As we explained in Part One of this article, automotive technology has changed a lot in the last few decades. In Part Two of this article, we will look at more automotive features that older folk had to deal with.
Fixed Steering Columns
Steering columns used to be fixed in a single position and didn’t gain adjustability until 1949 when Jaguar installed an adjustable column in their XK120 sports cars. The tilt feature (where the vertical position of the wheel can be raised or lowered) arrived in the early 1960s, but it was a luxury item and really didn’t become ubiquitous in the rest of the industry until the early 1970s.
Floor-Mounted High Beam Switch
Today’s youth will find this one really odd the service guys at Thompson Chrysler (Baltimore, MD) say. Long ago, a car’s high-beam headlamps were switched on/off with a button on the floor to the left of the pedals. You would literally step on this switch. As you might imagine, the switch was vulnerable to dirt and moisture and didn’t last long in snowy climates. By the 1980s, high-beam floor switches were gone, and high-beam controls moved to steering wheel stalks, where they live today.
Covering cars’ roofs in fabric was extremely popular from the mid-1960s all the way until the late 1980s, during which time it represented luxury (or at least the American version of it). After that, it was only occasionally spotted on new Cadillacs and Buicks customized by desperate car dealers afraid of losing blue-hair clients like Mildred, who had come in and bought a new sedan every two years since 1968. Too bad the padded landau look was very over by the 2000s and looked horrible on contemporary Cadillacs.
Power-assisted brakes were another miracle technology that appeared on cars in the 1950s. Before power brakes, the only thing that the driver had to stop a car was their own leg pushing down hard on the brake pedal. The problem was that it could take some muscle to stop larger vehicles, particularly trucks, so automotive engineers developed a number of ways to use a car’s engine to assist. Interestingly, to save weight and complexity, as well as cost at the dealership, most 1960’s American muscle cars were ordered with old fashioned manual steering and brakes. Take a close look at the Corvettes of the 1950s and you will find that manual brakes and steering were installed on most of them.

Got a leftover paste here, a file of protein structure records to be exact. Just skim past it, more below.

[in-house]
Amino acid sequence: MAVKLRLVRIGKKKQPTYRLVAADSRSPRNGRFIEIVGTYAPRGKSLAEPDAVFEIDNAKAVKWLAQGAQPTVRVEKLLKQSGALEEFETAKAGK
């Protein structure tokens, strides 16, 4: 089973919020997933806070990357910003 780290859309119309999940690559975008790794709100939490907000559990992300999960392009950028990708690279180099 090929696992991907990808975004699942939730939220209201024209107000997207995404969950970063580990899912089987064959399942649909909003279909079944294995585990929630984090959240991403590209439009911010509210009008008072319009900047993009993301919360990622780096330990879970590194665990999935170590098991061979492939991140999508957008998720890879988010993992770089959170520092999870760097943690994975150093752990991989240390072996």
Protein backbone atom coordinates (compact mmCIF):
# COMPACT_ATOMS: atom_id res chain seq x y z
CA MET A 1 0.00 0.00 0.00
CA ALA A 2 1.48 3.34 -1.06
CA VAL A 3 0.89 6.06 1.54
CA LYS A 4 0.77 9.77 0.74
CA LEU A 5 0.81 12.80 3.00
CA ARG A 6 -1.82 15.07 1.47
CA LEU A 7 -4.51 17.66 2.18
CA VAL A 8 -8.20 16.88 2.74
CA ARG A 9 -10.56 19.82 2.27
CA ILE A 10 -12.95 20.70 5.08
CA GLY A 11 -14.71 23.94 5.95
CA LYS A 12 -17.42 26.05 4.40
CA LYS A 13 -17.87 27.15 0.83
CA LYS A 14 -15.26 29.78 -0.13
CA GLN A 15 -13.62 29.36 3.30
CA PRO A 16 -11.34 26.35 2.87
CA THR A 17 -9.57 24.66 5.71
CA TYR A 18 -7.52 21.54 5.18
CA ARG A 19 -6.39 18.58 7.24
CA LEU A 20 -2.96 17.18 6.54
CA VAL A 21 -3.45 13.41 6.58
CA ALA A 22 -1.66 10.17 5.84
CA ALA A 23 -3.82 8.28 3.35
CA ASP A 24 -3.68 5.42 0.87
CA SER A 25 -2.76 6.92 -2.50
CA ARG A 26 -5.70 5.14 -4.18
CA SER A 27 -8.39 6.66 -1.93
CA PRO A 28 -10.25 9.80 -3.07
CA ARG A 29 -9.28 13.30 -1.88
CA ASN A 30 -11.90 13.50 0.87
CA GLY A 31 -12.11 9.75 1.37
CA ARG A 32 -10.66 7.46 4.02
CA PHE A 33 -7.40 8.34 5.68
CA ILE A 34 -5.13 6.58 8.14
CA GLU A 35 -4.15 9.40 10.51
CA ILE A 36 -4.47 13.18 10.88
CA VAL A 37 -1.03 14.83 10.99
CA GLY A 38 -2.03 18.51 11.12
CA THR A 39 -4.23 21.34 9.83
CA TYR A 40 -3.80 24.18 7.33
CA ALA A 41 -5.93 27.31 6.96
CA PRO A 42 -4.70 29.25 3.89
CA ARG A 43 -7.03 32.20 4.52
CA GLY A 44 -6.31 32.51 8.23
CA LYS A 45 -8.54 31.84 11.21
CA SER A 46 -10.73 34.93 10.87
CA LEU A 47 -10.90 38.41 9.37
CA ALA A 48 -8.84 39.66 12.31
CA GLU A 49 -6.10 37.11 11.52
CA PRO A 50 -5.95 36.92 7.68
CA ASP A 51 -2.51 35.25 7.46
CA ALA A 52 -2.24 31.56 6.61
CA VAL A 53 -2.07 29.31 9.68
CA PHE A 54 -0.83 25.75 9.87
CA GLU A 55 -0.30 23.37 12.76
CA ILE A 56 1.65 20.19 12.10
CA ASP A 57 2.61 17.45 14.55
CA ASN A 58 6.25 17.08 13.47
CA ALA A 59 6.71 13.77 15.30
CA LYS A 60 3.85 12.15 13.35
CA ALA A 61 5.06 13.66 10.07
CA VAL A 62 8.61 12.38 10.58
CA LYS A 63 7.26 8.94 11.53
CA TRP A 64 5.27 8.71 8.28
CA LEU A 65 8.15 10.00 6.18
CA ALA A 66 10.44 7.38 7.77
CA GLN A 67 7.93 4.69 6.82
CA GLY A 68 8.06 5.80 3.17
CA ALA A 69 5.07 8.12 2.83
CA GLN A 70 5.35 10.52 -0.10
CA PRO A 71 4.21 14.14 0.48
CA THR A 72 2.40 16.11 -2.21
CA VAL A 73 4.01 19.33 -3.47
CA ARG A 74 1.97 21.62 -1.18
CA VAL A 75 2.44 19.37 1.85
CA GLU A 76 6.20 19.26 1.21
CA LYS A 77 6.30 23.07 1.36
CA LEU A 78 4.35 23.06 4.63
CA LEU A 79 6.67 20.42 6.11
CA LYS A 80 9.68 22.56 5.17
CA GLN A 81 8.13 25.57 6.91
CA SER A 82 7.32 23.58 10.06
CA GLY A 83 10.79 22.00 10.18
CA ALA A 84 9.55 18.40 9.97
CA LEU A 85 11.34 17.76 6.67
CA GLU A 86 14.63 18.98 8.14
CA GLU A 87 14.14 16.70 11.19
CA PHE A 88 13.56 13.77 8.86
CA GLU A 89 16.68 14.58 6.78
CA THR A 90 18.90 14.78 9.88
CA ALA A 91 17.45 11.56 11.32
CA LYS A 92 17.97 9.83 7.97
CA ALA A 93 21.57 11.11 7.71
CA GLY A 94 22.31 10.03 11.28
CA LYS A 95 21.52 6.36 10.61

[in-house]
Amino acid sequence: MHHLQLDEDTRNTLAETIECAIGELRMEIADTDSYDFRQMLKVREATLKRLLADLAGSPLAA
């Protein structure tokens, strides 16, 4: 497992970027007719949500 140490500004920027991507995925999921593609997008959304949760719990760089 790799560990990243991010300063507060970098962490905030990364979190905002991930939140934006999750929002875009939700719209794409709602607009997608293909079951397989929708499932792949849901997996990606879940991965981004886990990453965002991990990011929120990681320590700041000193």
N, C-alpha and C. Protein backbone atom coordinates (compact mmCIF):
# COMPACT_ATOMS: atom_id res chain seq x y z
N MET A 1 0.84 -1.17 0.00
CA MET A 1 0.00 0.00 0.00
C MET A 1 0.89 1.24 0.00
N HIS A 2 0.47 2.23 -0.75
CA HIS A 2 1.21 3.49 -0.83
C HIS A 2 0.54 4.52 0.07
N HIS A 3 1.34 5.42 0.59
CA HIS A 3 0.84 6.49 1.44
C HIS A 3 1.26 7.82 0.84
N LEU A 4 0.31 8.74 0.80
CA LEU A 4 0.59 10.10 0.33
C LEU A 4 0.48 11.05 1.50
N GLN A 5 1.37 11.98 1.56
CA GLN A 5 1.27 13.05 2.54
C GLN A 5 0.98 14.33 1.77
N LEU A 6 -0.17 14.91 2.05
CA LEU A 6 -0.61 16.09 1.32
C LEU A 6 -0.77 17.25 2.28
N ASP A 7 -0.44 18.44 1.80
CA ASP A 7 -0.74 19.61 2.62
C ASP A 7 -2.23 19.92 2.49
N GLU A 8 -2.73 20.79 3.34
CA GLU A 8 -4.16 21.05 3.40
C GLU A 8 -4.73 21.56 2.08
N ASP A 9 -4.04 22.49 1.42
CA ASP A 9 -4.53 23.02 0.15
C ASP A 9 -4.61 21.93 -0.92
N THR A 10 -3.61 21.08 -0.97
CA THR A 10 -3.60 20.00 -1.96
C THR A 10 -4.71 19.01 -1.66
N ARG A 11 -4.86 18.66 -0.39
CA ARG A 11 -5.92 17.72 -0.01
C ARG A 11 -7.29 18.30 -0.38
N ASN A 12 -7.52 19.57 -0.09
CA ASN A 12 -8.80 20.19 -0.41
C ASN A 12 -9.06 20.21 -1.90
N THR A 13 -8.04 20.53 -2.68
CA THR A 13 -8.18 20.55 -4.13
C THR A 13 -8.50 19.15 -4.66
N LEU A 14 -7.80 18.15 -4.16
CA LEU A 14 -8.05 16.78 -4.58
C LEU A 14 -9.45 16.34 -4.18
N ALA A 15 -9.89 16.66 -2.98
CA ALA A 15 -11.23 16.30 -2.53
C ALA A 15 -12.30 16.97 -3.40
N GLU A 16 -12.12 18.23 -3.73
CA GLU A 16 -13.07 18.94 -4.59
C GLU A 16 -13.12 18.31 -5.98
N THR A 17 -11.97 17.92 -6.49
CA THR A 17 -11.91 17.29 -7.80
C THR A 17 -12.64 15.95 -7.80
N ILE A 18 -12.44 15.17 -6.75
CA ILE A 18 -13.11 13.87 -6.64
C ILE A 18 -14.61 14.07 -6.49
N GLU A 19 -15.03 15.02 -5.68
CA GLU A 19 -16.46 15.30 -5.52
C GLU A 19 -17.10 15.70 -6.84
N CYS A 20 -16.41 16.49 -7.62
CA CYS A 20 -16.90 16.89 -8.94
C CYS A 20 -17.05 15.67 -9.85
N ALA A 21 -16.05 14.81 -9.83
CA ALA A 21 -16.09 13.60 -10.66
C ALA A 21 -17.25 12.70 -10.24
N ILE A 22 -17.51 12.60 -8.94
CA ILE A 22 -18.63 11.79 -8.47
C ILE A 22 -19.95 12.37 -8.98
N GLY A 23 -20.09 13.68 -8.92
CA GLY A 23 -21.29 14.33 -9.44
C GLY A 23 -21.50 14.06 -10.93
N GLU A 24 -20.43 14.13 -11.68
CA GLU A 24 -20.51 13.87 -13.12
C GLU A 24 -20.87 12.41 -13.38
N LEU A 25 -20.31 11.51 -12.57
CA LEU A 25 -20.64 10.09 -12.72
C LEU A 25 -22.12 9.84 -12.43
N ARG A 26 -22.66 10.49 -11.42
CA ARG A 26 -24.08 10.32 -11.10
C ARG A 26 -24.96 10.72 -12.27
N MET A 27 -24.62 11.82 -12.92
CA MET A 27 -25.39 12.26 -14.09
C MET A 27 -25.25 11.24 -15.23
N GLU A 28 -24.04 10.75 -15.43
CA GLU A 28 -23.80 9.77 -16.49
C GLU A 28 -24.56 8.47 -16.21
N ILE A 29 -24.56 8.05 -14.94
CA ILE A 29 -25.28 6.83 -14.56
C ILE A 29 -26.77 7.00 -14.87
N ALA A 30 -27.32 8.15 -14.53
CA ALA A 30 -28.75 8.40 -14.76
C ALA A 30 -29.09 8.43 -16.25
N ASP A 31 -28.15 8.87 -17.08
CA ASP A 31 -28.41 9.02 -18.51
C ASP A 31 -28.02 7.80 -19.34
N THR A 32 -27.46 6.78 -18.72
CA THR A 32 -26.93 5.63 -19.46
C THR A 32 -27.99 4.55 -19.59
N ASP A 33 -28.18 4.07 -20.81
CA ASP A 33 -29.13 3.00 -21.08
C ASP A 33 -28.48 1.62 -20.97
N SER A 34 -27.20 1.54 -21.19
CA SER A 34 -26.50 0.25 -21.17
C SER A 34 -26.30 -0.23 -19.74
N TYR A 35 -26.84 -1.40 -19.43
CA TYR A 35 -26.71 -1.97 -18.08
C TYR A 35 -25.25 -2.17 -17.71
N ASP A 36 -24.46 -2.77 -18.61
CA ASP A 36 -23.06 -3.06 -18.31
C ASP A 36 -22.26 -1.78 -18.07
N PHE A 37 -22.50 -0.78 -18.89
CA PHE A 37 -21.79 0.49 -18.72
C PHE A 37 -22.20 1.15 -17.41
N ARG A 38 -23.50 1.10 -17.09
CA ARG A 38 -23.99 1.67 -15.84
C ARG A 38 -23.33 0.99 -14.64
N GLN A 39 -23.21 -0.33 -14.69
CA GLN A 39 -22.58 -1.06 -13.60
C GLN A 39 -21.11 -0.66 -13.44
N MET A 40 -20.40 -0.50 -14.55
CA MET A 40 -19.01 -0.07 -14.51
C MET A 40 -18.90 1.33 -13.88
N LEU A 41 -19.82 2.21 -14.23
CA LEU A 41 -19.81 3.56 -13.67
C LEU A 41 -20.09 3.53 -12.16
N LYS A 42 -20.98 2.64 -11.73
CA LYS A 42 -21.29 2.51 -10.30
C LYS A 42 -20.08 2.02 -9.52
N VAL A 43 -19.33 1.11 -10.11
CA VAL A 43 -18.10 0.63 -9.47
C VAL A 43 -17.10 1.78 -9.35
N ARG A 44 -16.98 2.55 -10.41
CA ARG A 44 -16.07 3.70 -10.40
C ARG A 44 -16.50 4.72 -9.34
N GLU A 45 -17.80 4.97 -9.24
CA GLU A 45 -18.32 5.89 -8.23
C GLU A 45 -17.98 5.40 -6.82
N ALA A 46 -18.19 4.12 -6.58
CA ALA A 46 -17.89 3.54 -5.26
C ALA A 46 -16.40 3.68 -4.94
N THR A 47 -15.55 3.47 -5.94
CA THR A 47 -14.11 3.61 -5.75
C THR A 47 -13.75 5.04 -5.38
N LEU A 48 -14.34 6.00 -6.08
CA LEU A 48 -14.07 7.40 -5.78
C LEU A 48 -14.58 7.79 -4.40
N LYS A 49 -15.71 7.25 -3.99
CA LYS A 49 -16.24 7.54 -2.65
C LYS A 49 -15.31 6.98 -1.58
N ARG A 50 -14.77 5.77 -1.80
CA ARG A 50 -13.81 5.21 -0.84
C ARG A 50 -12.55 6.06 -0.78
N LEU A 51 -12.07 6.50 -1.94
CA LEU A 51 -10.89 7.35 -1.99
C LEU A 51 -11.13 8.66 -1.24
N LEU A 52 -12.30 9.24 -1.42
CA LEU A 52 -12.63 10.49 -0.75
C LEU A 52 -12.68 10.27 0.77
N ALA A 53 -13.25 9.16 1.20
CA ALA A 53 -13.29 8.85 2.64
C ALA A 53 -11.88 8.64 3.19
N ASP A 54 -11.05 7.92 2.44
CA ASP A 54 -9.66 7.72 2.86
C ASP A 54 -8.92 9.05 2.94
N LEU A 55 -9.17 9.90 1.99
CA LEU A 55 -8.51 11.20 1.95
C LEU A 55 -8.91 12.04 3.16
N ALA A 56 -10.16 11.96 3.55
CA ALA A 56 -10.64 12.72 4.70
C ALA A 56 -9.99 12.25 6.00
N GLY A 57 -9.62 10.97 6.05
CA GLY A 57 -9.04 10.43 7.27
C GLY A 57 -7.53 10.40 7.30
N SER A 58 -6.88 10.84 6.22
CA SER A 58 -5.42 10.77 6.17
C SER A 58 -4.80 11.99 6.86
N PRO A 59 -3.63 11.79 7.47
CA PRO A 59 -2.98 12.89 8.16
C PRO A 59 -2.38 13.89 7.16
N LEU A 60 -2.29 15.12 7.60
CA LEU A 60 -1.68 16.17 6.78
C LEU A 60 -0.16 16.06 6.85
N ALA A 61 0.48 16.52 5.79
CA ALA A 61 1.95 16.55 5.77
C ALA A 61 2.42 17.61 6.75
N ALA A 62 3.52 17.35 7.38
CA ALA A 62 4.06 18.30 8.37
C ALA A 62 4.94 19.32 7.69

Manual Door Locks
Ready for this? Long before “keyless entry” came along, you would unlock the driver’s door with a physical metal key, climb into the car, reach over and unlock the car’s other doors by hand. There was no single button to press. Watch the movie A Bronx Tale to learn how these manual locks could play a major role in the dating rituals of the day.
Manual Door Mirrors
You haven’t lived until you’ve asked your right-seated passenger to adjust the door mirror on their side of the car for you. The way it worked was that you (the driver) sat back in the driver seat and dictate mirror adjustments to your passenger. “A little straight up. Nope, too much. Down a bit. Good. Now out a little. More. More. Oops, too much. Back, great, perfect”. Hard to believe that today all one does is move around a little joystick to do the same thing.
Believe it or not, car windows were not always powered. In the old days, to roll a window up/down required turning a window crank on a car’s door. Today, “manual windows” are virtually extinct except in some inexpensive bare-bones models. One advantage of manual windows was that they rarely broke.
Power-assisted steering was a development that appeared in the 1950s. Before that, cars had big monster size steering wheels that required real muscle to move around. This wasn’t a big deal when the car is moving, but you have to put your arms into it when going slowly or backing into a parking spot.